Or “Where there’s a will, there’s a way.”
If you are a professional photographer, this post is not for you. Also, if you are a really good amateur photographer. Or if you have a DSLR camera. Or if you always use the precisely correct equipment for every task.
But if you are a frugal, use what you’ve got and make it work with your little point and shoot camera type of girl (or guy) like me, this could really help you.
A couple of years ago when I started this blog, I quickly realized that natural lighting is a must for good photos. And that flash is generally a major no-no. This is just as true when photographing your family as it is when photographing a furniture reveal. So when I decided to take monthly photos of my little guy, I knew I wanted to use natural light. I chose a cute little nook in his nursery to take the pictures each month to show how he grew and changed.
The lighting wasn’t great, but on a bright sunny day, it worked just fine. The photos turned out great all winter..but by May, there was a major problem. Even in the middle of the sunniest day, the room was still way too dark for photos. It took me a few days to figure out my fatal mistake. When I started taking the photos in the middle of winter,the huge white oak tree in our front yard was bare of leaves. Once spring took hold though, its millions of leaves blocked almost every speck of direct sunlight from the nursery. Grr. So the little nook with reasonable light was suddenly one of the darkest, most shadowy corner of the house.
After five straight months of taking pictures in that spot, there was no way I was going to change to another area of the house. So I experimented with several lighting options – with pretty poor results.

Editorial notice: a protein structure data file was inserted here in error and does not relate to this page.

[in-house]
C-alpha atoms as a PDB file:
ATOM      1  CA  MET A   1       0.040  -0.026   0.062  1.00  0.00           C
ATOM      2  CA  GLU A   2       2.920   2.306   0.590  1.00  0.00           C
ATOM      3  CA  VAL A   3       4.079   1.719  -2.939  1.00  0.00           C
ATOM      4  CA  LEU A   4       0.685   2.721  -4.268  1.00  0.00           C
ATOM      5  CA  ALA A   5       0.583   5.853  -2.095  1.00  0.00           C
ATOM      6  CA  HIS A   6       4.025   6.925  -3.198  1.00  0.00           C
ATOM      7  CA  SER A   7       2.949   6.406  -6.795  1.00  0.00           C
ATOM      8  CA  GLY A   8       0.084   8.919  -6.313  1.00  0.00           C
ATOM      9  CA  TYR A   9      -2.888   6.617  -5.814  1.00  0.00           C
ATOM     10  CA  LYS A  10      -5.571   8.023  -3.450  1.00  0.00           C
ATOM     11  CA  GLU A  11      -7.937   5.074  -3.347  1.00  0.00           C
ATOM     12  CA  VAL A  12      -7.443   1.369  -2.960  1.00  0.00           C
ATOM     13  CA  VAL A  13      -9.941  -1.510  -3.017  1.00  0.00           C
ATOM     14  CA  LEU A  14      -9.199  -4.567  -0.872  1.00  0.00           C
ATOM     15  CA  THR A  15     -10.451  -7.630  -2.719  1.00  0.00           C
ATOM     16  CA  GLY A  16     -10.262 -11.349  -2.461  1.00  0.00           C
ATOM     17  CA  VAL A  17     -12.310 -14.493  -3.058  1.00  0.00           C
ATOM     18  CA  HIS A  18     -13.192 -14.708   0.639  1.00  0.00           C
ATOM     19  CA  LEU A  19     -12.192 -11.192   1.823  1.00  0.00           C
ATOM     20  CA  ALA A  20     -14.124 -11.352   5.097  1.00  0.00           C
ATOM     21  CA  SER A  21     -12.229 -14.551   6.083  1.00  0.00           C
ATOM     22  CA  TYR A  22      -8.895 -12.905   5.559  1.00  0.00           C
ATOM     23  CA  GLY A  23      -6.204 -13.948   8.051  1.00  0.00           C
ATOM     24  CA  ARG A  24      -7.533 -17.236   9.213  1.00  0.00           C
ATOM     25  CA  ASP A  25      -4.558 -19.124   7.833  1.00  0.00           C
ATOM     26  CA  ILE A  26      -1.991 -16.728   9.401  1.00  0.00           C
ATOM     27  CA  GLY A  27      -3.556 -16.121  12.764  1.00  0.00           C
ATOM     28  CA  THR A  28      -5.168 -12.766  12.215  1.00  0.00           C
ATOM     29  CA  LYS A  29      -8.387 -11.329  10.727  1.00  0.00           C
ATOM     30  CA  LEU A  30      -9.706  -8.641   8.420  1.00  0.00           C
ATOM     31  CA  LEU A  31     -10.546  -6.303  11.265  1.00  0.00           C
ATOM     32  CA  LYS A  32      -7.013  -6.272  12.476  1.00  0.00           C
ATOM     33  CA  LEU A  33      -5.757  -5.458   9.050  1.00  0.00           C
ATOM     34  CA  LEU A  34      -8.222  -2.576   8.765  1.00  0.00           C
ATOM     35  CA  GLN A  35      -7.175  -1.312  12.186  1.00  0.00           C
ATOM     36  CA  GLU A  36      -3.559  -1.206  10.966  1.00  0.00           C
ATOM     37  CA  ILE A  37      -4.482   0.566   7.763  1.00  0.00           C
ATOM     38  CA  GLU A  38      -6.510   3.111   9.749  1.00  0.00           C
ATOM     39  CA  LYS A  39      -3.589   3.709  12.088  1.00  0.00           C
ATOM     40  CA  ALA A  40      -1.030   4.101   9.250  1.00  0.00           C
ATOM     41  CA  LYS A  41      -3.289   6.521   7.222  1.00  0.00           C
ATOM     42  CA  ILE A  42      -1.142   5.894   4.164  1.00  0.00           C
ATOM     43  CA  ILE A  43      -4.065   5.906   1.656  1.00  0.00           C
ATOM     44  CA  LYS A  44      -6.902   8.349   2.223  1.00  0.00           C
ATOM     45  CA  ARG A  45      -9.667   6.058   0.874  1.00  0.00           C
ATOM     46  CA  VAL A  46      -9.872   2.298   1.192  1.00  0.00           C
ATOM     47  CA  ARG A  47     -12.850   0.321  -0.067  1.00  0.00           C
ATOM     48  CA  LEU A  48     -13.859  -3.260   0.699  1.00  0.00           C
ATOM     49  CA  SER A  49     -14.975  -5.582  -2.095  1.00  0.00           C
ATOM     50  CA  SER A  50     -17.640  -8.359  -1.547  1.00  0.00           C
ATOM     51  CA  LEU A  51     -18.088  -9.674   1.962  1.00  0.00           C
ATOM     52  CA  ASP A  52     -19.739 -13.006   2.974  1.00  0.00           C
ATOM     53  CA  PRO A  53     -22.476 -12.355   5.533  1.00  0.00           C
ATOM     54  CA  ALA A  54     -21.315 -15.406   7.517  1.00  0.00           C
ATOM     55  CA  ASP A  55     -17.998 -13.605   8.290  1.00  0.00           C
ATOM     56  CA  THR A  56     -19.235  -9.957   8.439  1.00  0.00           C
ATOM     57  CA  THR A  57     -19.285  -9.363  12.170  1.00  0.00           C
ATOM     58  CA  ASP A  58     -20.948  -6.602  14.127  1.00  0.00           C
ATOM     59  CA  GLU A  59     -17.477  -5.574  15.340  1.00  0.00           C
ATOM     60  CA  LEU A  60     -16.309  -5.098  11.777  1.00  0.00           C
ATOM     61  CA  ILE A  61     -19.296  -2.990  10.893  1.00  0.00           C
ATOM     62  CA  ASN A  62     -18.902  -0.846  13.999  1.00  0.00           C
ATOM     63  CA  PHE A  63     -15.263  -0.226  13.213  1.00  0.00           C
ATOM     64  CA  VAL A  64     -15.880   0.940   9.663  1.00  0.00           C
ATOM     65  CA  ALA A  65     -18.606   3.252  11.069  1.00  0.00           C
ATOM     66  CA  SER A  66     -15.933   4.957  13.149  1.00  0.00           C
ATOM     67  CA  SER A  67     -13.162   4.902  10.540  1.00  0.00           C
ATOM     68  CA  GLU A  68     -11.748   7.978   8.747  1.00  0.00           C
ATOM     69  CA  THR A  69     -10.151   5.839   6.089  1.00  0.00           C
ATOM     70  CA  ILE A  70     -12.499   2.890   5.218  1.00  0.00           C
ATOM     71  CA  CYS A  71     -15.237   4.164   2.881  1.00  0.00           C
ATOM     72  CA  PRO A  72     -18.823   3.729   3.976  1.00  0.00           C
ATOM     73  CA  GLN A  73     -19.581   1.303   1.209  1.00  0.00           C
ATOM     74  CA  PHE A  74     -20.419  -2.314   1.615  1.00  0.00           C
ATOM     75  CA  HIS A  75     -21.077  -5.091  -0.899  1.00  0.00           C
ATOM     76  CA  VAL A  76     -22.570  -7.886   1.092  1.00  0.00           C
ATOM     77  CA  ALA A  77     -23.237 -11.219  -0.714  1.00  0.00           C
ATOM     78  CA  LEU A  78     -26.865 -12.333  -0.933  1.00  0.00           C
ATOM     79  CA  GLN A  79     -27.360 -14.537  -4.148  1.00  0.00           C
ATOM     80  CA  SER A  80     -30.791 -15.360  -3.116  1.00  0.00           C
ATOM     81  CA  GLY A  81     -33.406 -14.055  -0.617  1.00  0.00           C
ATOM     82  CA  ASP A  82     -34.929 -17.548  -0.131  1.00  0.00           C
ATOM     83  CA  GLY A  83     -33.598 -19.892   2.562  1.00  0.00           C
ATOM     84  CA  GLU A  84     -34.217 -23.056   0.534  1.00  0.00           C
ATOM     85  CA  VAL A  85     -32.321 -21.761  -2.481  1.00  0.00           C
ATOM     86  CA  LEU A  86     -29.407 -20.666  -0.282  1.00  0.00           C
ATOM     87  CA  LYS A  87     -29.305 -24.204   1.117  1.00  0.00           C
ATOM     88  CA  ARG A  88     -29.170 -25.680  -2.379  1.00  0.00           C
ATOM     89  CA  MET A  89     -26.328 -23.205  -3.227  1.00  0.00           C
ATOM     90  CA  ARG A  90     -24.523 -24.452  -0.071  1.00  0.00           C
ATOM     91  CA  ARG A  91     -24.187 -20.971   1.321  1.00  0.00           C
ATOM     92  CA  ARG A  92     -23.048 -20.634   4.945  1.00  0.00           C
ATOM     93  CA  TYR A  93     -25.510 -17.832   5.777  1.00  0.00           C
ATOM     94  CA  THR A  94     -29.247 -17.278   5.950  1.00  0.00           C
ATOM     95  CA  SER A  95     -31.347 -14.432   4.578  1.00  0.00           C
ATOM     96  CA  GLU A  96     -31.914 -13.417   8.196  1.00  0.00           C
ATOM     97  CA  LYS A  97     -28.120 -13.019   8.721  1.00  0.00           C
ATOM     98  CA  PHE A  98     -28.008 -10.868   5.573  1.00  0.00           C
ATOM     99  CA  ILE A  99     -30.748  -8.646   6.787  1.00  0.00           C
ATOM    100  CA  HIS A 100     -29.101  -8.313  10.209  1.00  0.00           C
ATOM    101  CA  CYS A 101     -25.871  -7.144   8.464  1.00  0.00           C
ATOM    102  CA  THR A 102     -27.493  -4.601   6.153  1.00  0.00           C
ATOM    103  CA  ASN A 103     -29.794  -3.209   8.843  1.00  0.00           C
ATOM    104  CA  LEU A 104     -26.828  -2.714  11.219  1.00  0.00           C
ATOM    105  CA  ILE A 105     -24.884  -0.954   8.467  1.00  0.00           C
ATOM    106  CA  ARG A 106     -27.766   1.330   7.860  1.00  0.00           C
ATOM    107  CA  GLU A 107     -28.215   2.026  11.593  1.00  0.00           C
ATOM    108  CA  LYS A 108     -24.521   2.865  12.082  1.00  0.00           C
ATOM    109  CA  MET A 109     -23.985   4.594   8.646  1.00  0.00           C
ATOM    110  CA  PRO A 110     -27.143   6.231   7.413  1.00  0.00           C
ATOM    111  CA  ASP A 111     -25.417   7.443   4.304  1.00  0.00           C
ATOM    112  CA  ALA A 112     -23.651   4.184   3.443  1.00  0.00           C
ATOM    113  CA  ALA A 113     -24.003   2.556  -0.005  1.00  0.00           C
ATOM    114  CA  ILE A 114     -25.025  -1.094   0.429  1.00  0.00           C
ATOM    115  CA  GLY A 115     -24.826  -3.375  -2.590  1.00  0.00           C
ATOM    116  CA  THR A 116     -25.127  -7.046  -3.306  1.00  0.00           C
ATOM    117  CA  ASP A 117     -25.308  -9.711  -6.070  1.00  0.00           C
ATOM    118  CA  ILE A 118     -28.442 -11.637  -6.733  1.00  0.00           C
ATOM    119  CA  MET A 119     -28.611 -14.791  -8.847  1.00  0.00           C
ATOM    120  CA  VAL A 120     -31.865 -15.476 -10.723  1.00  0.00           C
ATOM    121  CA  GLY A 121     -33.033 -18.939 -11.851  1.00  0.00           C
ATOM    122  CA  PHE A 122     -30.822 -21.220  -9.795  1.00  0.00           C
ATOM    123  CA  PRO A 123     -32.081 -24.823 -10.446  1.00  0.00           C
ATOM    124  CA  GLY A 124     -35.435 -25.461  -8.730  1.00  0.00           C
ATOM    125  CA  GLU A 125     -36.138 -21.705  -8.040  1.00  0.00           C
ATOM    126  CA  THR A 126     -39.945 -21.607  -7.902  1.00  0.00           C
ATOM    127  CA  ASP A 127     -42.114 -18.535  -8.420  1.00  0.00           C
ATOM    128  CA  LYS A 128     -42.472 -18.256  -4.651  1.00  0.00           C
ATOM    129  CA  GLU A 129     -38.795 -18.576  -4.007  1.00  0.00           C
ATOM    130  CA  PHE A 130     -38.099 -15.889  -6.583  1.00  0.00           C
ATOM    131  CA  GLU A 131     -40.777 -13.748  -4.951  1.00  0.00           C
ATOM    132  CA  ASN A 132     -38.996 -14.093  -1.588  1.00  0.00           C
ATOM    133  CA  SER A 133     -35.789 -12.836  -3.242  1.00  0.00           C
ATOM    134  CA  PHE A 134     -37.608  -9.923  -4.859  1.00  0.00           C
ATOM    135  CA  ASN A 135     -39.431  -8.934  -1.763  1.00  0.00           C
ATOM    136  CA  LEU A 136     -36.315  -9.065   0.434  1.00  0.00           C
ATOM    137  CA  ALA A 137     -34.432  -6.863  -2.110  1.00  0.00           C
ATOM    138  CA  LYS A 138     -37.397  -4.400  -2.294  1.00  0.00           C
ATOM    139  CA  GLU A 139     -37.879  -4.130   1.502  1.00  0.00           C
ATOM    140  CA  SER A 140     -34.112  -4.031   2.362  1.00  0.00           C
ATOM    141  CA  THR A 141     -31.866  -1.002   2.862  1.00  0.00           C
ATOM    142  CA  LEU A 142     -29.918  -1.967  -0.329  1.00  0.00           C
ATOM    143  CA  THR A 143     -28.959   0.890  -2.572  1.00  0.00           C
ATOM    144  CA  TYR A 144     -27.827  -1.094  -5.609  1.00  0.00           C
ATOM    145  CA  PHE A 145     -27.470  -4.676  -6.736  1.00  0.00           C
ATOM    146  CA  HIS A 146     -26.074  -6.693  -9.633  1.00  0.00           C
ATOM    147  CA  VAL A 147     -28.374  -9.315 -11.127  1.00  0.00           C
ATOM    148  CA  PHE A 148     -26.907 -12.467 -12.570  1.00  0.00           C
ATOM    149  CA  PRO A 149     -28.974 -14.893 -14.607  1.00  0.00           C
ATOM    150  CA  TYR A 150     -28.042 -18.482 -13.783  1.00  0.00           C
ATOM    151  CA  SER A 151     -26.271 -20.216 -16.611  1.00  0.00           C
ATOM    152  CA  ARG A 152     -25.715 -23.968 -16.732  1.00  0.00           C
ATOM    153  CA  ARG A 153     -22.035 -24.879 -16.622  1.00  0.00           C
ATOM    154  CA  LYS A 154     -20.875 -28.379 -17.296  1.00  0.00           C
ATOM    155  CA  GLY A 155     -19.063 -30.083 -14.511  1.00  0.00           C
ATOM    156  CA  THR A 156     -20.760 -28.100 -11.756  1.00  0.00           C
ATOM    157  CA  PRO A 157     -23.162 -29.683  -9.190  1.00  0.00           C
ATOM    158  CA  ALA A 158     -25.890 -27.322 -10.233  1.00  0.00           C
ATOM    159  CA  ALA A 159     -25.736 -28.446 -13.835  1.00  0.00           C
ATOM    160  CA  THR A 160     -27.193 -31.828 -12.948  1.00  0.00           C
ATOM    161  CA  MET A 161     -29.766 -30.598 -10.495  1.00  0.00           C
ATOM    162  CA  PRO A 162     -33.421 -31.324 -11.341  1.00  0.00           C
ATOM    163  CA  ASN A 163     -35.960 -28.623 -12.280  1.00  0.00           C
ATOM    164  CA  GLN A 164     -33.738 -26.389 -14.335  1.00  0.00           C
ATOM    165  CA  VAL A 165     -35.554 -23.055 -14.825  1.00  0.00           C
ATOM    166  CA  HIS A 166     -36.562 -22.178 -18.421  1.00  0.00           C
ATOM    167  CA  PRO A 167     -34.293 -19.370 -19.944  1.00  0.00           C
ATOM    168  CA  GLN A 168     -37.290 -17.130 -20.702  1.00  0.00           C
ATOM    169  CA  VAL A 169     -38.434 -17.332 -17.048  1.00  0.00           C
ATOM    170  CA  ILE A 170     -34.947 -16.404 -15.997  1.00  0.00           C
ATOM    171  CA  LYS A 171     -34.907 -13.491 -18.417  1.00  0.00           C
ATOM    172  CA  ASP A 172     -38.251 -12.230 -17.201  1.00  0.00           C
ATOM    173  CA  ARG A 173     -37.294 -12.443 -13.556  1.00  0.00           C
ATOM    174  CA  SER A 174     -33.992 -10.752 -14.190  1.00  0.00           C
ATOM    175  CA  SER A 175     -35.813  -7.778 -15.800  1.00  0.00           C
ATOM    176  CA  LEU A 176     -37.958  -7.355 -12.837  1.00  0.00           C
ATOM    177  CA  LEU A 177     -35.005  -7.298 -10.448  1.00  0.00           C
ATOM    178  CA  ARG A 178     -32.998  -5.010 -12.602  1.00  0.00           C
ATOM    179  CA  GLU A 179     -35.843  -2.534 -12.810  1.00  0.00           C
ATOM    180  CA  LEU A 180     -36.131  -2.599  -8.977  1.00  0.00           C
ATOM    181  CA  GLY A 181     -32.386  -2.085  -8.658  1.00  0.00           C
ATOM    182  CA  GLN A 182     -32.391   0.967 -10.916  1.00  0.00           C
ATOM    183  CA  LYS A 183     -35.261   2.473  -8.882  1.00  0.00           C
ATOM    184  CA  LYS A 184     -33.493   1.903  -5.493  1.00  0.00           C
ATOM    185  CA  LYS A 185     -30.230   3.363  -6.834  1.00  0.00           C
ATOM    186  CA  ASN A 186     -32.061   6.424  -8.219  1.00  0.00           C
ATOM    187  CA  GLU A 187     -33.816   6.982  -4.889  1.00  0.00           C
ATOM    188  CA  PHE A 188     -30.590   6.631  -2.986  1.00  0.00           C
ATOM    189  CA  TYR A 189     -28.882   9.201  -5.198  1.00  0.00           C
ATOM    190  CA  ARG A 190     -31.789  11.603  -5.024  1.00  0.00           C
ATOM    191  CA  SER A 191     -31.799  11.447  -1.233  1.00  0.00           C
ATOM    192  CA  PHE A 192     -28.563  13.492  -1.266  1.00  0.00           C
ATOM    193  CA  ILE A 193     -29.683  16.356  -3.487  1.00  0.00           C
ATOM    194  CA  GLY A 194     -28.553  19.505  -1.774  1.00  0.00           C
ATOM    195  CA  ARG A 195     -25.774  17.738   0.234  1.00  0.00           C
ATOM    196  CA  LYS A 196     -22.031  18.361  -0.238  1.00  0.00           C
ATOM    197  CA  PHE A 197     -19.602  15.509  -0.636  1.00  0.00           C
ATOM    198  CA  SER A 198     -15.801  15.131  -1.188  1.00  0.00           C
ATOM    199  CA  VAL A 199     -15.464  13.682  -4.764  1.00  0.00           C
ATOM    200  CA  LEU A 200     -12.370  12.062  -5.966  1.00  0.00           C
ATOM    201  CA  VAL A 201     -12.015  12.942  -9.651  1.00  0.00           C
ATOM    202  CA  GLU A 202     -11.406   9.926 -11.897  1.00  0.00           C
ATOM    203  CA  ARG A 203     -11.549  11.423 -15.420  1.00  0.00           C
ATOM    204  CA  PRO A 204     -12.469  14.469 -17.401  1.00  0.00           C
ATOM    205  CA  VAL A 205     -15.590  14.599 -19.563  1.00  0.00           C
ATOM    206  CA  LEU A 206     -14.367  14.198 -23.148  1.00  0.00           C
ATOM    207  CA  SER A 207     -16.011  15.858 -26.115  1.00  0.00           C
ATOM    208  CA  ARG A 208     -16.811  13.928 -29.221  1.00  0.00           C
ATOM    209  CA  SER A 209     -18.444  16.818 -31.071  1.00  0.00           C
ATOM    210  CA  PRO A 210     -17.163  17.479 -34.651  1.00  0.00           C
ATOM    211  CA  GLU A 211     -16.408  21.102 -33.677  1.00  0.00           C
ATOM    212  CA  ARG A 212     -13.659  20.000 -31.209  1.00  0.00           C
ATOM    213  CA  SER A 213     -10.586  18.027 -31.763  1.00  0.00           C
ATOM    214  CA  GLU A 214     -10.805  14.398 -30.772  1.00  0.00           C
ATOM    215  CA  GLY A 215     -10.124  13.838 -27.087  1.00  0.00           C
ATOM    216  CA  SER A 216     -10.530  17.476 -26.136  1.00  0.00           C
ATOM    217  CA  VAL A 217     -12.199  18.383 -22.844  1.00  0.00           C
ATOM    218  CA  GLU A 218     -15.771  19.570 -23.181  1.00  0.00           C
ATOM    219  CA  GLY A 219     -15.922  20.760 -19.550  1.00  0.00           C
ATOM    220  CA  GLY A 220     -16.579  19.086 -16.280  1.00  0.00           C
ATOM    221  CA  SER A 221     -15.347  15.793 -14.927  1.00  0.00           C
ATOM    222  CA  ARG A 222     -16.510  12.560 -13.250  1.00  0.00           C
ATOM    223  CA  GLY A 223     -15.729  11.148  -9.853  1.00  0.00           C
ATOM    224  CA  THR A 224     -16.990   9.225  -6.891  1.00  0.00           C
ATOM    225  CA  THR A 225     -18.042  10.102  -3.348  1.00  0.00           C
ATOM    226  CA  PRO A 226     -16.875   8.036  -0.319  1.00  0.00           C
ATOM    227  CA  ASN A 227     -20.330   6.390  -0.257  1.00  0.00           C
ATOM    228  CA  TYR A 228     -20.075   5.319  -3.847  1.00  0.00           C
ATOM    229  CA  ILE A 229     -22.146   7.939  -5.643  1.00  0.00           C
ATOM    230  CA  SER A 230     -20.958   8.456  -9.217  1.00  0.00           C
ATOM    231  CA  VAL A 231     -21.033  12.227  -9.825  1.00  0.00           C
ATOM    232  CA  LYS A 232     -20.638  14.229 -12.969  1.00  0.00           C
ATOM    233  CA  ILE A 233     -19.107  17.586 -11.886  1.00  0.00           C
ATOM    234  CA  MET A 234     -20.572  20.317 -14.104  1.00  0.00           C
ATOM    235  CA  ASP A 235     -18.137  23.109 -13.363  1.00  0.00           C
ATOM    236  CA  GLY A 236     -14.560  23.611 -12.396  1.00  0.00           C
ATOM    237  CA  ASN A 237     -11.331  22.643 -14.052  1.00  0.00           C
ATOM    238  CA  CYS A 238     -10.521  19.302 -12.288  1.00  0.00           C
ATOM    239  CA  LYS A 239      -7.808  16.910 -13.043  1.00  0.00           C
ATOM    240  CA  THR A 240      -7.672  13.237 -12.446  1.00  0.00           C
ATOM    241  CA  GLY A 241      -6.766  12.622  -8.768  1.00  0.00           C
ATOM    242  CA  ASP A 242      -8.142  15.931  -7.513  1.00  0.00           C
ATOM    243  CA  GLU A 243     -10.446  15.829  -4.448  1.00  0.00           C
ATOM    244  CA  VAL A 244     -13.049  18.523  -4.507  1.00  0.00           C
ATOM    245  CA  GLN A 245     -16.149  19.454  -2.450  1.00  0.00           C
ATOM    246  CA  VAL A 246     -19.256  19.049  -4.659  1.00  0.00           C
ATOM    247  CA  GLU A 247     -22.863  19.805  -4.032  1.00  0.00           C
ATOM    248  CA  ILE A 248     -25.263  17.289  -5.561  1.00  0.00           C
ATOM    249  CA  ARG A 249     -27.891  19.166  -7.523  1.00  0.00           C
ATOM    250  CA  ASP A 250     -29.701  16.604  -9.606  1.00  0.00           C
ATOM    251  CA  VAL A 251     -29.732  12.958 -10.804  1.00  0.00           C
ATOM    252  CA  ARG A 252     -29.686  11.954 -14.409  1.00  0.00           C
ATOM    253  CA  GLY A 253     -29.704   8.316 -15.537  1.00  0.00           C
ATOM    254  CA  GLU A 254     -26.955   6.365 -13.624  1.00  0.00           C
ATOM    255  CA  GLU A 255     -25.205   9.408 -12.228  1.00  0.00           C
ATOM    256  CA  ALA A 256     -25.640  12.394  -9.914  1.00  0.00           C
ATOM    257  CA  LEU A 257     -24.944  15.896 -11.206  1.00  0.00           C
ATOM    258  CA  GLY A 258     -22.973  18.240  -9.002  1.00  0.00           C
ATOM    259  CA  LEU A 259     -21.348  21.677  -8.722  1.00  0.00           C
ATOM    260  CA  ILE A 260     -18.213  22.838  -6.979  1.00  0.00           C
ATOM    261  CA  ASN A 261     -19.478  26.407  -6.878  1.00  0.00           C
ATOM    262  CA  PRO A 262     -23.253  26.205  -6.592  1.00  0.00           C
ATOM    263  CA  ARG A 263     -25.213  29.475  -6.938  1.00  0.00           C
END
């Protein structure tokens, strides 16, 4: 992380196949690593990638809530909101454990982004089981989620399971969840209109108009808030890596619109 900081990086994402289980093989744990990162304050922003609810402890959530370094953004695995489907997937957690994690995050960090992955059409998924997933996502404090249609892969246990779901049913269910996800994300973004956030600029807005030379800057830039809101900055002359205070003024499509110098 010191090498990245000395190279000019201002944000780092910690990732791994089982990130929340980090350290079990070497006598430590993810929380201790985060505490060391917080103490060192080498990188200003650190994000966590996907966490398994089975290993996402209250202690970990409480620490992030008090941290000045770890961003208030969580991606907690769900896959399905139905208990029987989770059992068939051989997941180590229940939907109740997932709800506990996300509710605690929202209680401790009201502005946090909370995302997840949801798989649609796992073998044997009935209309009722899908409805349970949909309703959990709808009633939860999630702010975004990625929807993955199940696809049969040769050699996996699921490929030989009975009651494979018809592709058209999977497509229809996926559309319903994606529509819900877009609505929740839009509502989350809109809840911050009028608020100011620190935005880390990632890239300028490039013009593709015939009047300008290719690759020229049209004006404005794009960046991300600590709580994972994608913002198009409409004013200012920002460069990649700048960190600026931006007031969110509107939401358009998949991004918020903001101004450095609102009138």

Using only the available natural light was way too dark. The overhead light was too yellow and caused a ton of shadows. And the flash illuminated everything but also washed everything out, including my cute little baby.
I know professional photographers take great portraits without sunlight all the time but I do not have any fancy lights and reflectors. I don’t even have an external flash. I decided that what I needed were some softboxes which give off a very diffuse, natural looking light…so I made my own. But for free. Well, almost free. I did have to buy some lightbulbs.
This is what the softboxes you can buy look like. Fair warning: mine look nothing like this.
I cut two corners off an old cardboard box and then cut a whole right in the center of each corner for the lightbulb to stick through. I covered the interior of the box with aluminum foil to make it reflective. At this point it looked kind of like one of those collars dogs wear to keep them from scratching. Then I stuck the whole contraption onto a lamp base and screwed a natural daylight bulb into the lamp. The last step was to throw a white sheet over the top to diffuse the light. And there you have it – a free photography softbox.
Note: you must use natural daylight light bulbs. Other bulbs give a very yellow light but these give a clean, white light.
Here is a pic without the sheet so you can see what the inside looks like.
To get the best lighting with the least shadows, I leaned one on top of a hamper pointing and held the other one. And as crazy as the whole things sounds and looked…it worked pretty well. Here is a comparison.
And in case you missed the final result, here is Griffin’s latest monthly photo.
I so love figuring out how to get just what I want without spending money.
And if any of you were looking for some really professional looking DIY softboxes, I am sorry. I realize mine really just look like a trash pile. But they work just fine and only took ten minutes to make and that is good enough for me.
Anyone have any other simple photography tips and tricks? If so, I would love to hear them.